April 2009 Archives
This is a representation, drawn after the fact in pencil, of what one particular 24 hour period looked like for me. I have written about art therapy before and this is a good example of how helpful it can be to visually represent a state of mind. Of course, art is not the only medium one can use. Music, poetry, writing, and talking are probably the most common additional ones. My only point is that psychotherapy tends to restrict itself to just talking. I believe that's limiting to a number of patients.
In this image, the timeline doesn't really correspond to actual events. It's not literal. Despite the huge fluctuations, the timeline is not broken. This is one of my major advances. It isn't always this way, but it is more so than not.
Several days later I drew something very similar. But this time I put labels at various places along the timeline.
For me, the answer has always been both.
If I view dissociation in terms of my early life experiences, I definitely say it's a miracle. But when looking at the present, it's a disorder because it gets in the way of where I want to be and who I want to be.
Like many other inventions, dissociation has limitations. It's not scalable for me at this point the way I would need it to be. As I evolve, it doesn't evolve with me. Plus, as I become more aware, I begin to experience distressing dissociative symptoms that would probably otherwise be ignored, or at least be perceived very differently in the past. So, for me, at this point, dissociative identity disorder mostly causes suffering. At some point there was a tipping point. I cannot pinpoint exactly when that was. But it was probably when I realized that some of what I was doing that I was not aware of was actually harmful to me. I had only limited awareness before that. I came to realize that I had a life I had to live and I had to be safe. Being a father and husband was not compatible with hurting myself. Somehow that notion evaded me for many years. Maybe that is processing the trauma, I don't know. Maybe it was coming to terms with everything and being able to move forward, finally, after so many years.
To give you an idea of why I view dissociation as a disorder, consider the following account from a couple months ago taken from my private journal. The scene is that I was with my 10 year old daughter at a fun public event.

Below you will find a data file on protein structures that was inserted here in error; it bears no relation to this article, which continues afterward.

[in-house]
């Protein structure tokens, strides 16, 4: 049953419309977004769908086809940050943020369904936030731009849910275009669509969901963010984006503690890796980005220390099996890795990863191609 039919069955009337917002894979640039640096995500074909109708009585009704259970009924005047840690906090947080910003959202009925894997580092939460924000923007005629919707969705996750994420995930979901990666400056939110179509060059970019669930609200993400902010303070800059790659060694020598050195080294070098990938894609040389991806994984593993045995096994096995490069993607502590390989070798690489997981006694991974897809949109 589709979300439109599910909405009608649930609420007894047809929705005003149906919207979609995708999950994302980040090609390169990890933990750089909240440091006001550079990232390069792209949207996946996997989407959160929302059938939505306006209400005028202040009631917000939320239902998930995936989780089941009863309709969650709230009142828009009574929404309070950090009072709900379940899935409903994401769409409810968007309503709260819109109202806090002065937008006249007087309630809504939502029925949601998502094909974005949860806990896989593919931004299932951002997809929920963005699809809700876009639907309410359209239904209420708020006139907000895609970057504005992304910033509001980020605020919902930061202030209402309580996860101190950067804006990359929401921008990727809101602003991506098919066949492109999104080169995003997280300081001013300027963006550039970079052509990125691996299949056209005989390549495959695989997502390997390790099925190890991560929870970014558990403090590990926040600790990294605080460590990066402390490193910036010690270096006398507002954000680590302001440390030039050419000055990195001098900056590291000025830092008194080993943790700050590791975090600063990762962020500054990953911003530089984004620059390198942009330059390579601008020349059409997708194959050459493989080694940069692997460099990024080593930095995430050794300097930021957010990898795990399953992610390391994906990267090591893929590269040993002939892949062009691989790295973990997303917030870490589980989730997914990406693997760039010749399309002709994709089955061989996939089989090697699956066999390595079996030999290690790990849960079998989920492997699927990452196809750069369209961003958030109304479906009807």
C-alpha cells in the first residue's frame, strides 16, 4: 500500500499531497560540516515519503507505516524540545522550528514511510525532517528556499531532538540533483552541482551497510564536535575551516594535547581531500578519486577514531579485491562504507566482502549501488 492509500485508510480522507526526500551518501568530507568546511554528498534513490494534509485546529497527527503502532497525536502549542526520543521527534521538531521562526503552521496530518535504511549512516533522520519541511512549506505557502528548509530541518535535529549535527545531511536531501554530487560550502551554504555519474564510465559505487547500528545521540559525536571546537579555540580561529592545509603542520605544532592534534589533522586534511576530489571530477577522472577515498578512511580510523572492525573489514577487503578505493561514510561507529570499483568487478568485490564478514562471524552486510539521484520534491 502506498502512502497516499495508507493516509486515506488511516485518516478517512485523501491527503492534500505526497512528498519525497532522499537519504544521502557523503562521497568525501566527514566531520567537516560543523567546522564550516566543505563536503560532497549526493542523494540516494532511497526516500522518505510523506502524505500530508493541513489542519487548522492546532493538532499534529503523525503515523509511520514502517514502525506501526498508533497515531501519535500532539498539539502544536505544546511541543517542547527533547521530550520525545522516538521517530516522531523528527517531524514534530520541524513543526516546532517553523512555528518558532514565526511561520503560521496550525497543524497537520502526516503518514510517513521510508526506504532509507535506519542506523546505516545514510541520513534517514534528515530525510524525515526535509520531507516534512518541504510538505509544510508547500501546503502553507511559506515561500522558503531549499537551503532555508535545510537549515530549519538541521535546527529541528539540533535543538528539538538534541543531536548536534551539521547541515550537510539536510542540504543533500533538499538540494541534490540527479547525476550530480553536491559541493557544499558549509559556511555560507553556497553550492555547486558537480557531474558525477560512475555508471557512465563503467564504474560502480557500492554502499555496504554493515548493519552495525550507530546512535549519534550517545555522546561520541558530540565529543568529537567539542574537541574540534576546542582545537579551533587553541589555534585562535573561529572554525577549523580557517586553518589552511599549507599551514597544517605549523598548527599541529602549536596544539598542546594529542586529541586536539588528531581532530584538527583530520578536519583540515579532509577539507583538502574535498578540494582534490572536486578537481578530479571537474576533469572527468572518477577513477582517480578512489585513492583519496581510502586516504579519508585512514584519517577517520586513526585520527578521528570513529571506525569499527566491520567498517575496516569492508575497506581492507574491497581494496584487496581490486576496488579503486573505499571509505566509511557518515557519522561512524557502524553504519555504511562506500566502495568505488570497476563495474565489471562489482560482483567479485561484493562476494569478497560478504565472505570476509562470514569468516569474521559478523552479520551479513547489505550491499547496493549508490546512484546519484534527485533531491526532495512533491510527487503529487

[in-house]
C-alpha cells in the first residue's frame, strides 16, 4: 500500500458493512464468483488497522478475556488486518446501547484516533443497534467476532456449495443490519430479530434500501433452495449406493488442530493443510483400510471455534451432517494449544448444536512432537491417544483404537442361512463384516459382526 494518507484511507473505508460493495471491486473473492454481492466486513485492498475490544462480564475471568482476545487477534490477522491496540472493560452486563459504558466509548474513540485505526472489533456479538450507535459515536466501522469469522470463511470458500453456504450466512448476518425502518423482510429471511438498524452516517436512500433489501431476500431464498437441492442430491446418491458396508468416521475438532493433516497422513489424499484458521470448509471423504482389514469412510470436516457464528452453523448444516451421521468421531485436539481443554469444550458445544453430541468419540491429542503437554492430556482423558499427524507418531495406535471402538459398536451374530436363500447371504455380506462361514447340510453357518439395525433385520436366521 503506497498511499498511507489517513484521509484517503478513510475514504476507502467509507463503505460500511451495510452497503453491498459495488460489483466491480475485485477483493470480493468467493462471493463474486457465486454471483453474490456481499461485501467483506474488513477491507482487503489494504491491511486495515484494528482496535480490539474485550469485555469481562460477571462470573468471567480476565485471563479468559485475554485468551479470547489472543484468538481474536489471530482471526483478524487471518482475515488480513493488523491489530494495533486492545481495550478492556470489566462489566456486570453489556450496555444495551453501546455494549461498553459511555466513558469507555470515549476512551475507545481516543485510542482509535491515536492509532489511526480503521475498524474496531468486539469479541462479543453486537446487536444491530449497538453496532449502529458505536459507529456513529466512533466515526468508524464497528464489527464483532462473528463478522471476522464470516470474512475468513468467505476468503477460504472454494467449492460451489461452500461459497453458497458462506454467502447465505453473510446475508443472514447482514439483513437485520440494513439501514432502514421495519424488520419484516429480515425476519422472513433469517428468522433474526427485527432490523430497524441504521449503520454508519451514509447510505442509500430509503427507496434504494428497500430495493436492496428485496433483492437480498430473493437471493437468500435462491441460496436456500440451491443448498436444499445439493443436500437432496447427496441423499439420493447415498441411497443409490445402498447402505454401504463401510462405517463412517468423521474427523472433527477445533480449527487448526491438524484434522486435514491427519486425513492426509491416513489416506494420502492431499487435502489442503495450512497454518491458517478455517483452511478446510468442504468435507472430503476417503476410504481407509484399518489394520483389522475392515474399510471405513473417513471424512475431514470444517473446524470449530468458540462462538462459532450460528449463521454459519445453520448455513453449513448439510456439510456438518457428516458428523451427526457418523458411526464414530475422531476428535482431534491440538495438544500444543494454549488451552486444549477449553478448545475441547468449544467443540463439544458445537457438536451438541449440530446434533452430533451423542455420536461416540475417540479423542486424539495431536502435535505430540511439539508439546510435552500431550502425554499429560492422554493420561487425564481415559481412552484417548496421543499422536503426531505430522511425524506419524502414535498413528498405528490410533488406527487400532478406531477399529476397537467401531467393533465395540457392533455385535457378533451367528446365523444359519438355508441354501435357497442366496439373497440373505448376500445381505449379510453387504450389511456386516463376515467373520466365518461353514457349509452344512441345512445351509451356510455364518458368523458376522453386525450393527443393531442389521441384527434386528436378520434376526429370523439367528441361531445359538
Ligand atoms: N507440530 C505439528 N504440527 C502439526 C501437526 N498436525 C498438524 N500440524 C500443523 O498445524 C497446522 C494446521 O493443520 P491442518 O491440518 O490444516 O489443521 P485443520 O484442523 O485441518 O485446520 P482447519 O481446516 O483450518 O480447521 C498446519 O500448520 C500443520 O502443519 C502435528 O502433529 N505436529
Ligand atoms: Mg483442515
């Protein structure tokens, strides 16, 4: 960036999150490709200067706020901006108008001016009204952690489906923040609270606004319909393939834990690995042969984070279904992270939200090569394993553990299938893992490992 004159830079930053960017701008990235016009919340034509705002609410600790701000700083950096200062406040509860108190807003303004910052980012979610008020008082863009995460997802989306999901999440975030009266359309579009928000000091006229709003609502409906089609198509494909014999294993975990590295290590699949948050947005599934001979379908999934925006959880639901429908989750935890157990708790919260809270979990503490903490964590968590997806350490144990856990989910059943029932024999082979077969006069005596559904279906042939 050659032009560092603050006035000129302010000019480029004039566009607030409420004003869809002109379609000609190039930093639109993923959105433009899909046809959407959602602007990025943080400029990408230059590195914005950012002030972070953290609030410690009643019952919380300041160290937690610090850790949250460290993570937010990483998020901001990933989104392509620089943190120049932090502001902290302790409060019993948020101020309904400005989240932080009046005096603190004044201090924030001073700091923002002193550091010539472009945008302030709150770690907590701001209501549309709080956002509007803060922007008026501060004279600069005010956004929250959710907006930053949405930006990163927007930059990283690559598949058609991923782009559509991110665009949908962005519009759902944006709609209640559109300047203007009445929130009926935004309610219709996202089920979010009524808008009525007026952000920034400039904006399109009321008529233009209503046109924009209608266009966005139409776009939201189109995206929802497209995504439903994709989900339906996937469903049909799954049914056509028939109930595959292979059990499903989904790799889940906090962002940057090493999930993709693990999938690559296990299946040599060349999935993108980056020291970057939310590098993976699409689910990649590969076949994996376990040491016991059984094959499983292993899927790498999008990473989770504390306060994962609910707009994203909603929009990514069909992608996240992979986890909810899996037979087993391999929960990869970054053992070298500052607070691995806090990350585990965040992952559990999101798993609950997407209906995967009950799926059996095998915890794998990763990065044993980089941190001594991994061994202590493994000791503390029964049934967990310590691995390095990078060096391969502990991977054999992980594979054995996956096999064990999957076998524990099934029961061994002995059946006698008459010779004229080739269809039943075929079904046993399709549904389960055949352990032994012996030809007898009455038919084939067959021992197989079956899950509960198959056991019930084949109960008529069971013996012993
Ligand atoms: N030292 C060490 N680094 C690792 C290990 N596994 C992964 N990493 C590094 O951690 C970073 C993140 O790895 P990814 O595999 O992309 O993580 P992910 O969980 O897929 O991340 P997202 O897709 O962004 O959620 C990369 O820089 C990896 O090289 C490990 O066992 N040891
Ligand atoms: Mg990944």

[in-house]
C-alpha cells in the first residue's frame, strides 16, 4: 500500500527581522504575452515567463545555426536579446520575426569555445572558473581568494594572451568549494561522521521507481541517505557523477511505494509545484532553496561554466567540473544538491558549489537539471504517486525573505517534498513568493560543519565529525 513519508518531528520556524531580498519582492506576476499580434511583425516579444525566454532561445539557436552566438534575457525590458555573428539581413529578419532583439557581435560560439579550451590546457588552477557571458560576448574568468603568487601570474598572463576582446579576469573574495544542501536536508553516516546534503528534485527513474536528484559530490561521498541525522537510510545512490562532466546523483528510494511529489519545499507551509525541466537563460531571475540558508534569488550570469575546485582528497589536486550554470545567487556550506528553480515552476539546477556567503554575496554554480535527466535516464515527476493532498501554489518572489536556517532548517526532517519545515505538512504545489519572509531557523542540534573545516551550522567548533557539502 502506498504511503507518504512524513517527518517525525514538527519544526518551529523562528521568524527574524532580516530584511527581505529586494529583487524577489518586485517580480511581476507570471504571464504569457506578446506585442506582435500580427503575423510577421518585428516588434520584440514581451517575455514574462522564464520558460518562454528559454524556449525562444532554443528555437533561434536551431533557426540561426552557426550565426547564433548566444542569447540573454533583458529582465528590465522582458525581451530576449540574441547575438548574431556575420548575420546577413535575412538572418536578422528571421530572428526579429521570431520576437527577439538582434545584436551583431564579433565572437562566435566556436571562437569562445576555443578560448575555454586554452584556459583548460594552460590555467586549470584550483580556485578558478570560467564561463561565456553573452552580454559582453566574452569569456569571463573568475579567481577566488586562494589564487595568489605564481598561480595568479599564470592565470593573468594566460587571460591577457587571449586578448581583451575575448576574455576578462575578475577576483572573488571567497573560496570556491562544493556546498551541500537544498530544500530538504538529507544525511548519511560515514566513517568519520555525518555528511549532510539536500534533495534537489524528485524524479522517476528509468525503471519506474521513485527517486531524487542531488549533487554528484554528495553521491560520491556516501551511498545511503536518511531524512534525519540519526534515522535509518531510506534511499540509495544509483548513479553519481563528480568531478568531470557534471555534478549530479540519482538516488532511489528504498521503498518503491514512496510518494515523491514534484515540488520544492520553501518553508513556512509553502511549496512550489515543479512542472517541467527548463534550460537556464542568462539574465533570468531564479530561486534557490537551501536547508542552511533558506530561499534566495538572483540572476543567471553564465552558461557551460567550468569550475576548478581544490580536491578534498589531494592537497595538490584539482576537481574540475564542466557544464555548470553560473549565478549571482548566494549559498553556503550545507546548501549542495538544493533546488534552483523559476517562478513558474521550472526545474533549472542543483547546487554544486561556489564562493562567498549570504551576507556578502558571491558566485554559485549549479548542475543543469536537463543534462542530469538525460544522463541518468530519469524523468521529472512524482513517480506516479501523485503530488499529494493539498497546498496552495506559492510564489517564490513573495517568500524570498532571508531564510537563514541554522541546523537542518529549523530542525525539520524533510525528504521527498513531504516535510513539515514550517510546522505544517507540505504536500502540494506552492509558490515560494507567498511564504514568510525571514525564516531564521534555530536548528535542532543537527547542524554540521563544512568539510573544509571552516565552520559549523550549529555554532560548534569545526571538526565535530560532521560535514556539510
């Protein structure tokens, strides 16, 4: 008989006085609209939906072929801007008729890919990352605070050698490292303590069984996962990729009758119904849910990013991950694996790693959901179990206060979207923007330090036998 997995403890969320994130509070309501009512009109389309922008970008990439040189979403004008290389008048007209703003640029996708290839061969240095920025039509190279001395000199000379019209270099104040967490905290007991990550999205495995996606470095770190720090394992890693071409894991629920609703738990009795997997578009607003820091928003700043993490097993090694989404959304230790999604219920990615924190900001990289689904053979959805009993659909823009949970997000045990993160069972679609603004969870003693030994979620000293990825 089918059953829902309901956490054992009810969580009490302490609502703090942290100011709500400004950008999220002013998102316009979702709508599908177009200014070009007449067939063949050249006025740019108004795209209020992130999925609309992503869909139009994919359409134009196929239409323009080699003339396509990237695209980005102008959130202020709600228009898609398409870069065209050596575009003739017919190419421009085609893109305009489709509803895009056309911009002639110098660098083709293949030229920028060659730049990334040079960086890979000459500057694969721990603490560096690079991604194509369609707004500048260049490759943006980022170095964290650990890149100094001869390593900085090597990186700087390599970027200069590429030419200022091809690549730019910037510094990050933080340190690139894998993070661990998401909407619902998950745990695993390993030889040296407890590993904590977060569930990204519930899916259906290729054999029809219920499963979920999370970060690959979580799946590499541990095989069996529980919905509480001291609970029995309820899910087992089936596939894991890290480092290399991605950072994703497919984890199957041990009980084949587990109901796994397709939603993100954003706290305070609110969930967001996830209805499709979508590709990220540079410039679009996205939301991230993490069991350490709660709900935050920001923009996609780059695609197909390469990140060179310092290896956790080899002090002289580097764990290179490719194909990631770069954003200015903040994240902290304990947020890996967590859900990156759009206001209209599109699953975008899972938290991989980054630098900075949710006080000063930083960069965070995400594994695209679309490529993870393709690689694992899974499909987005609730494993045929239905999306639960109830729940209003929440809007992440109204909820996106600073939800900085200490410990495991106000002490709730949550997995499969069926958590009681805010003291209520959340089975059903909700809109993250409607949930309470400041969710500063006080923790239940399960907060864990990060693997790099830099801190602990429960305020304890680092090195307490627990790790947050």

There were some dicey moments when I felt like everything wasn't real and started to zone out and drift away. The experience is like I can tell I'm drifting away and I end up trying so hard to get back. I think sometimes that trying really hard makes it worse because you end up panicking a little. I'll try to help you imagine what it's like. Imagine that you are swimming in a nice little pool on a warm sunny day and you are happy and everything is great. You don't have a care in the world and this goes on for some time. Then all of a sudden you realize you aren't in a safe pool at all but rather in the middle of the ocean and it's raining and dark. Then you think how stupid you were for not knowing this before! You should have prepared for this. But you cannot prepare for it for it catches you out of nowhere. You see a boat that can rescue you off in the distance and you swim desperately to get to it. As you do, the riptides are pulling at you and you seem to be going backwards and taking on water. As if that's not bad enough, imagine that while most of you is in a panic and working intensely to try to get to that damn boat, there's a part of you that doesn't even know what's going on and another part of you that knows but doesn't care. That's kind of what it's like. It's a huge experience. Completely overwhelming and draining emotionally and physically. Even when I do get back, I don't fully recover. I'm almost traumatized by it and something bad sits with me for a long while afterwards.